What our Presidential Candidates Say About the Environment
By Amanda Hermans Election season is here, and in order to prepare everyone for the important civic duty of voting, here is ION’s run down of the presidential candidates on the environment and climate change.
“There are people well-intended on climate change but they need to be careful to not paint the apocalypse. Because we are not there. But we should be adapting.”
Bush is not against the idea of climate change, but believes it’s not the place of the government to take care of it. He wants to rely on free market trade to regulate carbon emissions and pollution, and he does support low levels of research spending on low-carbon options.
"I don't care whether you are a Democrat or a Republican, a liberal or a conservative, if you have any thread of decency in you, you want to take care of the environment because you know you have to pass it on to the next generation. There is no reason to make it into a political issue."
Carson has reduced the severity of climate change down to a claim that temperatures are always changing and that this change is normal. He believes the topic is over politicized, saying too much climate rhetoric is based on ideology and not on evidence. He does believe that humans have a responsibility to the earth, but that it is not the government’s place to enforce it.
"Climate change is not science. It’s religion.”
Despite the fact that more than 97 percent of peer-reviewed papers maintain that climate change is in fact real, Cruz has repeatedly tried to bring doubt on the science and the scientists behind climate change. He supports the Keystone XL pipeline and other similar projects, and supports drilling for oil and natural gas in the U.S.
"I would like it to be shown that it's man-made, and if it is, then at that point I think that we have to address how we deal with it."
Gilmore has doubted the motives of climate scientists, and also doubted their conclusions. He has said he believes the markets should take care of energy usage, and that the government should not support cap-and-trade or invest in clean energy.
"Do I think that human beings affect it? I do. How much? Not enough for me to go out and cost somebody their job."
Kasich doubts some of the scientific specifics behind climate change, but has acknowledged that it is human-caused. He wants to see increases of clean energy sources along-side traditional, carbon emitting sources.
“The way we’re gonna clean up our environment, the way we’re gonna lower carbon emissions, is not through government mandates. It’s through the American innovator. And that’s what anything we do should be based upon. Not big government mandates like they do in Europe and California.”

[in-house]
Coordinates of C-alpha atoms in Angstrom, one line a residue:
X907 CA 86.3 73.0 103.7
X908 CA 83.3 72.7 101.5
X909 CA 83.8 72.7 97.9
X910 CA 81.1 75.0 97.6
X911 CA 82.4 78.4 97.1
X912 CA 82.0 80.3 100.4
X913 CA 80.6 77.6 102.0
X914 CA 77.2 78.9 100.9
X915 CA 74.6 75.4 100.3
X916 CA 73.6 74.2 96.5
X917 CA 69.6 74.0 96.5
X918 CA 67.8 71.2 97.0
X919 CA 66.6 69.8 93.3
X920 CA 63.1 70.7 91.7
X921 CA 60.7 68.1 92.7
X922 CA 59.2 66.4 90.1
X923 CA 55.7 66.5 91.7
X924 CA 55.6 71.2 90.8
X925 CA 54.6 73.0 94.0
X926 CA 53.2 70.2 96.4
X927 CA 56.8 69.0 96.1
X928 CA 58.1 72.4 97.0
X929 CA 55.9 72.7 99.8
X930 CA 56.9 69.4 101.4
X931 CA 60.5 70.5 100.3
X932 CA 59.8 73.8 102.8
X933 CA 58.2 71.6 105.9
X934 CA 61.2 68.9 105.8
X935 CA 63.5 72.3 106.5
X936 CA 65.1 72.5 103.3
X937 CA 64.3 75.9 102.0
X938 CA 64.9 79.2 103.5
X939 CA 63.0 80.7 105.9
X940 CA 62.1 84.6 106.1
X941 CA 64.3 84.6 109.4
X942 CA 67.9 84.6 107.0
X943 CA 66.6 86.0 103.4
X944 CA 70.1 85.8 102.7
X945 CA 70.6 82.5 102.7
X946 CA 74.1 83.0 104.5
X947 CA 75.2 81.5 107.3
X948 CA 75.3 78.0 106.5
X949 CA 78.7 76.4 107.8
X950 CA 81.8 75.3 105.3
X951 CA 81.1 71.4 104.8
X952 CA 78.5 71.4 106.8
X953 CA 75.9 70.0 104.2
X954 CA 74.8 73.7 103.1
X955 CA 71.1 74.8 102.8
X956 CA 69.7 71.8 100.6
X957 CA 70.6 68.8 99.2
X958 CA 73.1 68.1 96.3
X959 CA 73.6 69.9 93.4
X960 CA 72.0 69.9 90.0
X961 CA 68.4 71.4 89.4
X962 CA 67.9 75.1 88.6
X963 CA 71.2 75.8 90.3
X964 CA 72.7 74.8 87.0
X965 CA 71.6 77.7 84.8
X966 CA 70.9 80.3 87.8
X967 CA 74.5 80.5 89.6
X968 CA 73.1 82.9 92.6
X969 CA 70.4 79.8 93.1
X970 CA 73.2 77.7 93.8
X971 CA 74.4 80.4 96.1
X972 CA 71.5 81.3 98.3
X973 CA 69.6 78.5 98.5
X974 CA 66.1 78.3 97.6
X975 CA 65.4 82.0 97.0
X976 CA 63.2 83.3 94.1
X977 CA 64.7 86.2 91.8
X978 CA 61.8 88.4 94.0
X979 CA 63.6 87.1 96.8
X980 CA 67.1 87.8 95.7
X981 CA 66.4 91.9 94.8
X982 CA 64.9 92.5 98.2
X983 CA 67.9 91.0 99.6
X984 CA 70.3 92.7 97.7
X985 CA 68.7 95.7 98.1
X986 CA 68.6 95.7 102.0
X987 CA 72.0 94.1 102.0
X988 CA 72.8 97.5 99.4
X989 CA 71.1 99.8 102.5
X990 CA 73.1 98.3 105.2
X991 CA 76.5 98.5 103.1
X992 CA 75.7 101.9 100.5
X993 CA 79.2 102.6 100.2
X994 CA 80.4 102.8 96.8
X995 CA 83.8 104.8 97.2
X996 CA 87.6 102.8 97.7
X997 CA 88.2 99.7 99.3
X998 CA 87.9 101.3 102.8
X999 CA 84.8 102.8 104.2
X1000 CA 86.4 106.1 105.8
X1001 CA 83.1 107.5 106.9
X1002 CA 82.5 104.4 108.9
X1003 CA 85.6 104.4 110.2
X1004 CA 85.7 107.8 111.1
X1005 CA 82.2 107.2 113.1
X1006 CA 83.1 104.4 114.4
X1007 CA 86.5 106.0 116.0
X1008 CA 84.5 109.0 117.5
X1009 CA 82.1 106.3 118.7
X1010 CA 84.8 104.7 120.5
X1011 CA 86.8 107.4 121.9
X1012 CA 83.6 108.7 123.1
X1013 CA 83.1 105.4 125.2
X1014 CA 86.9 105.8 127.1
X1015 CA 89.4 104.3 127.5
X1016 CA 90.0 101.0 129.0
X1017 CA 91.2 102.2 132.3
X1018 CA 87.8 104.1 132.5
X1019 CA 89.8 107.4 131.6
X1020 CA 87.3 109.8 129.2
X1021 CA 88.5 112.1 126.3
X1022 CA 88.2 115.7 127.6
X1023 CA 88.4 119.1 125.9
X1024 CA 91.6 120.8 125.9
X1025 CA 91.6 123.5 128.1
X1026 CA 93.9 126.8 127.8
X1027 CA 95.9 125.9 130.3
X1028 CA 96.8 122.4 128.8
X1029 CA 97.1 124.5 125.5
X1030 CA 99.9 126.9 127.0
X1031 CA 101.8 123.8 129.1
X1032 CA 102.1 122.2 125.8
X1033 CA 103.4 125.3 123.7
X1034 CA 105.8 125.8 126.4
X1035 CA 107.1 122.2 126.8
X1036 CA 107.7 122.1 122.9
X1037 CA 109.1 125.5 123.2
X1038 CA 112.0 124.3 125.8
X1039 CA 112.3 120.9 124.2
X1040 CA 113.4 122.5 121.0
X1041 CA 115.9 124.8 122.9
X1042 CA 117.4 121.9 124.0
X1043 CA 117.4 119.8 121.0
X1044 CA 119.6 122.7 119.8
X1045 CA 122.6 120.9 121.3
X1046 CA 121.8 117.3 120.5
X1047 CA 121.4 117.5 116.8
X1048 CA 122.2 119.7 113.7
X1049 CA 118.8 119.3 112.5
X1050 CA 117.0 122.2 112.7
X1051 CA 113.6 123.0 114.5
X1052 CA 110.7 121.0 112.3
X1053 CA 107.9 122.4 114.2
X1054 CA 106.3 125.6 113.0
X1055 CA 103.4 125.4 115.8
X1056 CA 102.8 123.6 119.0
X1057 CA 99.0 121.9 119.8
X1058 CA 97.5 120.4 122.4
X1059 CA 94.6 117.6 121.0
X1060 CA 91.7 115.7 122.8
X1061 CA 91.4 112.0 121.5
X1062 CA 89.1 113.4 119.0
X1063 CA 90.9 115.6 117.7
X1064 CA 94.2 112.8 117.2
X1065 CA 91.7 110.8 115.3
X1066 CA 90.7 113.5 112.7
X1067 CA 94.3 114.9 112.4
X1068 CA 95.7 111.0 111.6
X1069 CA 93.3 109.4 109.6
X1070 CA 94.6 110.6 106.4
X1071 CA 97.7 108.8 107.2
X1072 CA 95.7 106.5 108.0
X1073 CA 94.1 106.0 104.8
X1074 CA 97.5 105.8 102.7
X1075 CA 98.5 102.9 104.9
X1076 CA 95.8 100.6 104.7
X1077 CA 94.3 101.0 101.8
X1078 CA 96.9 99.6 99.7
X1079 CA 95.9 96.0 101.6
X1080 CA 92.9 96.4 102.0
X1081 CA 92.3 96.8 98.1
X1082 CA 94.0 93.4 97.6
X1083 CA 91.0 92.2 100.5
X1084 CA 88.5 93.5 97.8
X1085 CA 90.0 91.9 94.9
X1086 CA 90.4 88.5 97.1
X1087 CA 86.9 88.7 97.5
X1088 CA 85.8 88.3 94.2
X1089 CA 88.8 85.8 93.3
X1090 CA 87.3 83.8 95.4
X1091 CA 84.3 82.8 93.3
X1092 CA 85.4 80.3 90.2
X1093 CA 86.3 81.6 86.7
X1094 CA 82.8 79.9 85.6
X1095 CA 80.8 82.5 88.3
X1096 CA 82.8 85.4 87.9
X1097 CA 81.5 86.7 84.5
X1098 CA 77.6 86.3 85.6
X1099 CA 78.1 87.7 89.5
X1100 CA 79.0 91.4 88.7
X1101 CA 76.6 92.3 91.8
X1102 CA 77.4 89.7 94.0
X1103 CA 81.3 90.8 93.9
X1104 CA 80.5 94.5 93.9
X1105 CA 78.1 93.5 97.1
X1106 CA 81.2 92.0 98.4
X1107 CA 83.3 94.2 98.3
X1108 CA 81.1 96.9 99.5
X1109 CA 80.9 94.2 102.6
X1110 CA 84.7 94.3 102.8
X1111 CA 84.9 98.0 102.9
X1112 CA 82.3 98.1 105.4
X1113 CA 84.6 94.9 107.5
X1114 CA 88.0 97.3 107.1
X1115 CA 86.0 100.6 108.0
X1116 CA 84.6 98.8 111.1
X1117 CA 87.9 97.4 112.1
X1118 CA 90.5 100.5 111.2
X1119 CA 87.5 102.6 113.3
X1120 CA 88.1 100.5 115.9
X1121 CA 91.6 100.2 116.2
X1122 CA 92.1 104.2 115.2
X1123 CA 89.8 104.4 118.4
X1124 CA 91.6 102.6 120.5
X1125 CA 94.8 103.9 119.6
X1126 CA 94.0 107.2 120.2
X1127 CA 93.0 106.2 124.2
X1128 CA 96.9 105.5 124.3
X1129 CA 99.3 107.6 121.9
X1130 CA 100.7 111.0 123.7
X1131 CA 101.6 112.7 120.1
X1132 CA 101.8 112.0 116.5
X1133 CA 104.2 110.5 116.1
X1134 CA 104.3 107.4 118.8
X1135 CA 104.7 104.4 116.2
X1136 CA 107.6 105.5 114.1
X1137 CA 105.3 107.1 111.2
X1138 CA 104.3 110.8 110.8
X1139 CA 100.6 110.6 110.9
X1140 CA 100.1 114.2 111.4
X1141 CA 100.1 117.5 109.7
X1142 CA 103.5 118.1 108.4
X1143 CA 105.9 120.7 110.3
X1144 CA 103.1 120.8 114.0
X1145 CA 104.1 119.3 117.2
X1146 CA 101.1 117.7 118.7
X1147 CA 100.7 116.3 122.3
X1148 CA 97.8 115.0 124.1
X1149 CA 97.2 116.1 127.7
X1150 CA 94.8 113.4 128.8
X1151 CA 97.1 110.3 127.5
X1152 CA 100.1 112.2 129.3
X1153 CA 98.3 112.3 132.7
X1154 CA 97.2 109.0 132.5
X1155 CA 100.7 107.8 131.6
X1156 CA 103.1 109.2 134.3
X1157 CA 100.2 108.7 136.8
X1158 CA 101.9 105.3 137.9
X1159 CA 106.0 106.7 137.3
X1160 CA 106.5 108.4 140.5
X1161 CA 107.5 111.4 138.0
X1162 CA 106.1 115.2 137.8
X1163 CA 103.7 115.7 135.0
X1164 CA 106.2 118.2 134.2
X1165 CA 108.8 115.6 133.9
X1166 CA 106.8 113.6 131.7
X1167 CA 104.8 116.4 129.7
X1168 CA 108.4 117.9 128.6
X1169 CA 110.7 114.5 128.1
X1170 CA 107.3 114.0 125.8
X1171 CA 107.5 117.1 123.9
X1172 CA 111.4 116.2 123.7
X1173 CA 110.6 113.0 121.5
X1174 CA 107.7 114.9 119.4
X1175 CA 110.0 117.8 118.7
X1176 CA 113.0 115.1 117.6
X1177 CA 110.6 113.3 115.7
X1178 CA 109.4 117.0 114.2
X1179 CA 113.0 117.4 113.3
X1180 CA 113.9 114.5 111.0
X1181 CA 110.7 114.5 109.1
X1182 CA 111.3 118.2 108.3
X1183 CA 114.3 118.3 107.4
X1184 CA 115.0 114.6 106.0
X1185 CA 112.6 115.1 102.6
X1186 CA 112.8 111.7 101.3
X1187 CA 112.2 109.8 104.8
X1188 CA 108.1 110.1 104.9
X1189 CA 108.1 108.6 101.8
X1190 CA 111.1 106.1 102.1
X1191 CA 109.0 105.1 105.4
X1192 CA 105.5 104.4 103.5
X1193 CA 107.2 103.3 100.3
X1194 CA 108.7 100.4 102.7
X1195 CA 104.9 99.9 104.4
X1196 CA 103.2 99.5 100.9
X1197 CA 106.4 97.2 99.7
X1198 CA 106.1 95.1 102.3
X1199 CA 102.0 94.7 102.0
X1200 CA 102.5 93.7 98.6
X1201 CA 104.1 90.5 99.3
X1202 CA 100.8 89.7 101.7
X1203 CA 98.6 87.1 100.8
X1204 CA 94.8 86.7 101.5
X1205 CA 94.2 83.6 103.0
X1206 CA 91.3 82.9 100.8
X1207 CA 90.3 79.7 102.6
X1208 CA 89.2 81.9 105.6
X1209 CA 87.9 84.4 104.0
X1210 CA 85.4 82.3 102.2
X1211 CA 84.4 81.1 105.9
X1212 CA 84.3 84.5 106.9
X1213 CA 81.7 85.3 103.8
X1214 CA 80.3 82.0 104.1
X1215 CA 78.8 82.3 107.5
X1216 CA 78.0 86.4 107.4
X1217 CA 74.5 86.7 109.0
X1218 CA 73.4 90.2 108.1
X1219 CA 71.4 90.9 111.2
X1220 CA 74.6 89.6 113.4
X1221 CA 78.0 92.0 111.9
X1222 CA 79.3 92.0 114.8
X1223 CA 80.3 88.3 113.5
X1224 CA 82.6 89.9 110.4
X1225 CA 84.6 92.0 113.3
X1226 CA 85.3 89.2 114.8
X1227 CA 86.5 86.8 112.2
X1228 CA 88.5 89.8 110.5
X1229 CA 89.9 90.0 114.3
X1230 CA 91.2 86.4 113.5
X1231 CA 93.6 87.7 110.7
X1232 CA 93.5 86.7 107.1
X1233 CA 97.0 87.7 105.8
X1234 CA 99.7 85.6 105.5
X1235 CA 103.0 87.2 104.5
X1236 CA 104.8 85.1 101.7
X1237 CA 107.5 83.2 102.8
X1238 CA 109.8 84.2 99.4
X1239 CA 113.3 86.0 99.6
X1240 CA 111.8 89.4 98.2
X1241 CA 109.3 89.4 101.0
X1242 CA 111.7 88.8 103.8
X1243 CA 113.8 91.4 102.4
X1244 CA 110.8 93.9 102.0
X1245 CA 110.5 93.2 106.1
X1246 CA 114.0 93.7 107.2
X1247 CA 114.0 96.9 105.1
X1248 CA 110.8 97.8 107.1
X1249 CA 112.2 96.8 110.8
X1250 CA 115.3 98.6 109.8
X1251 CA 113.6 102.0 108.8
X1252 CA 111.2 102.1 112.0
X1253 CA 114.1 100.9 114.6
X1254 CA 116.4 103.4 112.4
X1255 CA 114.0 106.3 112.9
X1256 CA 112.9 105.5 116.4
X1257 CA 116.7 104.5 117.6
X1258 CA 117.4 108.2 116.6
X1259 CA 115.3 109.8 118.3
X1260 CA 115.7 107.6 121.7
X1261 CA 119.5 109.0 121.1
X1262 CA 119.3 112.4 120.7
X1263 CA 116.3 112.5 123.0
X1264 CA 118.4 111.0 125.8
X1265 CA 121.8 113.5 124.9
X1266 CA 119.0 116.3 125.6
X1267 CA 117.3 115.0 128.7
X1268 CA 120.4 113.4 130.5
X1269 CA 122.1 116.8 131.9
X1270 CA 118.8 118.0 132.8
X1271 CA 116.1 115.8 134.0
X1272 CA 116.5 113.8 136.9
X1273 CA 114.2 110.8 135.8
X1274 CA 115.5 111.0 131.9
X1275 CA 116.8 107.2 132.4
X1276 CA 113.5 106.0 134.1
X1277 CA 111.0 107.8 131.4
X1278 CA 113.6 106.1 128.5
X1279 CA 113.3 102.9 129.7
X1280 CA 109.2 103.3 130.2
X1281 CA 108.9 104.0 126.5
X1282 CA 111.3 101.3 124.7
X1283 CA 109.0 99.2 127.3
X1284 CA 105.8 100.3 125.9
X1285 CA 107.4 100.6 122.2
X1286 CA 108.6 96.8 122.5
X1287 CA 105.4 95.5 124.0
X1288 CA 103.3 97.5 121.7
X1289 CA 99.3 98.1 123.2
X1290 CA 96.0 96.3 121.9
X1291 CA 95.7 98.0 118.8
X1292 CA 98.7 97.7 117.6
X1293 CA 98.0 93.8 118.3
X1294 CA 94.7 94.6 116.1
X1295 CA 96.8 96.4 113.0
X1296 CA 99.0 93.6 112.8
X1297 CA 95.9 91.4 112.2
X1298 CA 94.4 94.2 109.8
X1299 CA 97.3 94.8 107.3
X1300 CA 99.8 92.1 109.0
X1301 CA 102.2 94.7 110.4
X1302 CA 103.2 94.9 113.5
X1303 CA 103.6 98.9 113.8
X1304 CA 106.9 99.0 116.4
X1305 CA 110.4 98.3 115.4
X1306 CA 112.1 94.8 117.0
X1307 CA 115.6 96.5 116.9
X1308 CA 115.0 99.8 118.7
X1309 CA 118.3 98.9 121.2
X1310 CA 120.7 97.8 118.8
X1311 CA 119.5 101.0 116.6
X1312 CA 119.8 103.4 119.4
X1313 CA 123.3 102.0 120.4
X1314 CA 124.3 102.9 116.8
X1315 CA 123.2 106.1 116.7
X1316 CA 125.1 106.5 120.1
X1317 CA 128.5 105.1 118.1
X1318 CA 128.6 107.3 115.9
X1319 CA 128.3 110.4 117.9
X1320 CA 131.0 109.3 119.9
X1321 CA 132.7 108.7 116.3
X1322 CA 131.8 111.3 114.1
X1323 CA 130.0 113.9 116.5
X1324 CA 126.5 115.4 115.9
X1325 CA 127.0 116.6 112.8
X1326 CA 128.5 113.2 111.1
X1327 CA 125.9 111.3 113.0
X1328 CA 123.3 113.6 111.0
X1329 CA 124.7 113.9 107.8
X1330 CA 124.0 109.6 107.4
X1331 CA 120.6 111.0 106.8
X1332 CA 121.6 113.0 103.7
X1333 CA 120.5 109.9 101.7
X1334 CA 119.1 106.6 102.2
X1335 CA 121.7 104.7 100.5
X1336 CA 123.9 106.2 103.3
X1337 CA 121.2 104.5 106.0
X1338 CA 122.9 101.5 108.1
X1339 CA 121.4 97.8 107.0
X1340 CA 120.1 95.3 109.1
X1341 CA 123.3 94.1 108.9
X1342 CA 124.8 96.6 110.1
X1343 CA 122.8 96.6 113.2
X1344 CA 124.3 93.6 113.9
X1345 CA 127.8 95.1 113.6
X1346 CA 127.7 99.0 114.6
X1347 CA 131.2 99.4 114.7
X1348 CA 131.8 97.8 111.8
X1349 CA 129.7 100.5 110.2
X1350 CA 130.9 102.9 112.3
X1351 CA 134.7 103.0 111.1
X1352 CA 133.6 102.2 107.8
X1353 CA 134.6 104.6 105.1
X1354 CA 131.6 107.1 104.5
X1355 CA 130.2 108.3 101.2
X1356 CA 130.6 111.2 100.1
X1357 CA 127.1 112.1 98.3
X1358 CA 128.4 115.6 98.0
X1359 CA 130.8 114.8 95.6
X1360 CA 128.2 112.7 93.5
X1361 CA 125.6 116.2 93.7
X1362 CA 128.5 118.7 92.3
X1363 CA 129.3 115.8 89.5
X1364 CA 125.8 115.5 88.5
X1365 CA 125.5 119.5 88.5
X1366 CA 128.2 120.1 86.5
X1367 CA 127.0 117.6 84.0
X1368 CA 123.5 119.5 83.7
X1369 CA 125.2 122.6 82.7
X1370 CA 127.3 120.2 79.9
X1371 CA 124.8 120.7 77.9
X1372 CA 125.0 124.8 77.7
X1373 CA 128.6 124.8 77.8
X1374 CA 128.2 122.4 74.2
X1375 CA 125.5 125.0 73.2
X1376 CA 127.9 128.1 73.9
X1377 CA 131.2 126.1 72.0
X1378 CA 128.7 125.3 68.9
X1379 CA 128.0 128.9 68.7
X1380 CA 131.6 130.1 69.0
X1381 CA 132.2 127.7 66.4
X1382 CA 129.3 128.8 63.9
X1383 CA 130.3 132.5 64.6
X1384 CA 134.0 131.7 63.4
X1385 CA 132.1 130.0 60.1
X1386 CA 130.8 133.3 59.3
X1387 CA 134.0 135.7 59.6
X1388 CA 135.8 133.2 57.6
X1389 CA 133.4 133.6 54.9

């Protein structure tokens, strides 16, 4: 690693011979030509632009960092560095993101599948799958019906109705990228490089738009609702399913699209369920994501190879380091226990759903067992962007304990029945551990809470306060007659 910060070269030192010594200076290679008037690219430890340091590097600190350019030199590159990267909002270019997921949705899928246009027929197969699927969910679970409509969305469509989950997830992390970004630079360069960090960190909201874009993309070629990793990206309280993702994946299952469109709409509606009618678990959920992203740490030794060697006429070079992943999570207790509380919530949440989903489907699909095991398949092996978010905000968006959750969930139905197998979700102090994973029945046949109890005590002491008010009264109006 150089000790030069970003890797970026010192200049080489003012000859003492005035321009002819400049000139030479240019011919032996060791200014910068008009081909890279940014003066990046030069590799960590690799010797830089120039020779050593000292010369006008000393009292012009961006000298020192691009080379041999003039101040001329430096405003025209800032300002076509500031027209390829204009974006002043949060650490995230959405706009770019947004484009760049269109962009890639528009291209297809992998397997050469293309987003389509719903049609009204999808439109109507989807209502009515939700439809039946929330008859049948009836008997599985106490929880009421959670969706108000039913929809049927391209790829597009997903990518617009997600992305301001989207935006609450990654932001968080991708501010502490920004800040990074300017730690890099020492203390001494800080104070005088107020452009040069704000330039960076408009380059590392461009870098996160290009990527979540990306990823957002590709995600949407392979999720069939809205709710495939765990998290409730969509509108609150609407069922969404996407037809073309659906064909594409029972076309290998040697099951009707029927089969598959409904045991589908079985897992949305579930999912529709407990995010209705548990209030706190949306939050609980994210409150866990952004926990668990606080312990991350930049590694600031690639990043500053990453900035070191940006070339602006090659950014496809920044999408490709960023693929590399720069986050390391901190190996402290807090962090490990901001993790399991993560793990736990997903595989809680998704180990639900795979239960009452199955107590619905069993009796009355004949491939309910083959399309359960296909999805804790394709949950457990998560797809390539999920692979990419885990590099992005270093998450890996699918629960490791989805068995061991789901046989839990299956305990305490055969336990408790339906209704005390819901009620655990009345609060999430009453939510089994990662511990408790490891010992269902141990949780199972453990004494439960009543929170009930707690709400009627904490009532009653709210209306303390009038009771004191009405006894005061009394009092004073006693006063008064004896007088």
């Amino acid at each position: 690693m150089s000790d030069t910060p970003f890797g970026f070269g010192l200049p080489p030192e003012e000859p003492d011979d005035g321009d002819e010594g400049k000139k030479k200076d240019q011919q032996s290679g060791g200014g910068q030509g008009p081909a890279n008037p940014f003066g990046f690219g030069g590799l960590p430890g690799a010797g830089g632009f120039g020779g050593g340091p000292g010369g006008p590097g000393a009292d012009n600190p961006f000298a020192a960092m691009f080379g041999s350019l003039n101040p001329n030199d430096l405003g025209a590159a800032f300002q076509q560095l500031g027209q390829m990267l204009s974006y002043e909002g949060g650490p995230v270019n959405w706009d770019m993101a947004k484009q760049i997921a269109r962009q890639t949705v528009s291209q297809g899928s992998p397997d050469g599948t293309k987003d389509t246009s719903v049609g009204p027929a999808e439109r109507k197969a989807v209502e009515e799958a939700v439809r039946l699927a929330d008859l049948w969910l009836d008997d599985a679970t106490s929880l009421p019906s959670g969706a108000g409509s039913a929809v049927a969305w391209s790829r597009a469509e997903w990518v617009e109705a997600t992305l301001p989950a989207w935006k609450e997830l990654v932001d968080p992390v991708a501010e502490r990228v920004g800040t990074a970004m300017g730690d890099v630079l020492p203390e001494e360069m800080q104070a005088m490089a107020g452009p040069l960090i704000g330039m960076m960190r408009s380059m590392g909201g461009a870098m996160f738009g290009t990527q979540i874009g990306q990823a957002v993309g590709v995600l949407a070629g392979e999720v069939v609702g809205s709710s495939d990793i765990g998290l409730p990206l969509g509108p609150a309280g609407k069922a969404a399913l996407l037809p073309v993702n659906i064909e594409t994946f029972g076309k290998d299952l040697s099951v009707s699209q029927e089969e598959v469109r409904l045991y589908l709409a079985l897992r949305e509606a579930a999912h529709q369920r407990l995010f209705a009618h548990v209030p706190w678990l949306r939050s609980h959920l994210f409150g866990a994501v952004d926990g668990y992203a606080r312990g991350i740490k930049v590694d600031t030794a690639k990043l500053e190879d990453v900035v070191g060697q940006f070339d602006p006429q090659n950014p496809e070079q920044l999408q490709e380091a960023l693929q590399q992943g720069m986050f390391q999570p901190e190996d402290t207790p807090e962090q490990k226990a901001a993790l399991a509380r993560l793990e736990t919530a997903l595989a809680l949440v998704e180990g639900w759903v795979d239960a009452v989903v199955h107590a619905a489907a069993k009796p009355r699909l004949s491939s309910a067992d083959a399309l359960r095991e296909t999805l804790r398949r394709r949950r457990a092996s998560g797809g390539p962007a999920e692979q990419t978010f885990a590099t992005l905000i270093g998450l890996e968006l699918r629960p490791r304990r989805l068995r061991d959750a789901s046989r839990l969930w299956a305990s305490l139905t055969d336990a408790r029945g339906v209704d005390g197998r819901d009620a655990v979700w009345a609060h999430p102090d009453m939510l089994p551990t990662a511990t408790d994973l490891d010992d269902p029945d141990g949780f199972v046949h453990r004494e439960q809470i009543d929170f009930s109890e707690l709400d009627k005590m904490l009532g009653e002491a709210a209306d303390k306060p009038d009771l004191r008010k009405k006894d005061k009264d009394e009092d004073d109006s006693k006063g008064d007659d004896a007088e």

Rubio believes that lowering emissions and fossil fuel use through government mandates such as cap-and-trade is bad for the economy, and has blamed Obama for destroying jobs with environmental policies in the past. He believes that innovation and competition will spur green energy growth, along with traditional energy growth. He would approve the Keystone XL pipeline.
"The concept of global warming was created by and for the Chinese in order to make U.S. manufacturing non-competitive."
Trump has called global warming a hoax, and denies that climate change is real or has any human-caused origins. He has mentioned cutting the EPA and environmental regulations in the name of job growth.
“We shouldn’t be building a pipeline dedicated to moving North America’s dirtiest fuel through our communities.”
Clinton proposes what she sees as practical solutions to climate change, including a pledge to have fifty percent of U.S. energy come from non-emitting sources by 2030. She has committed to updating existing energy infrastructure, reducing the amount of oil used by the U.S. while providing support for coal workers, and to protecting U.S. conservation lands from development. She is also opposed to the construction of the Keystone XL pipeline.
“CEO’s are raking in record profits while climate change ravages our planet and our people — all because the wealthiest industry in the history of our planet has bribed politicians into complacency in the face of climate change.”
Sanders paints himself as an ambitious climate candidate, pledging to tax carbon, oppose fracking, and eliminate fossil fuel subsidies. He is a supporter of research in clean energy like wind, solar, and geothermal, which he says will create new jobs.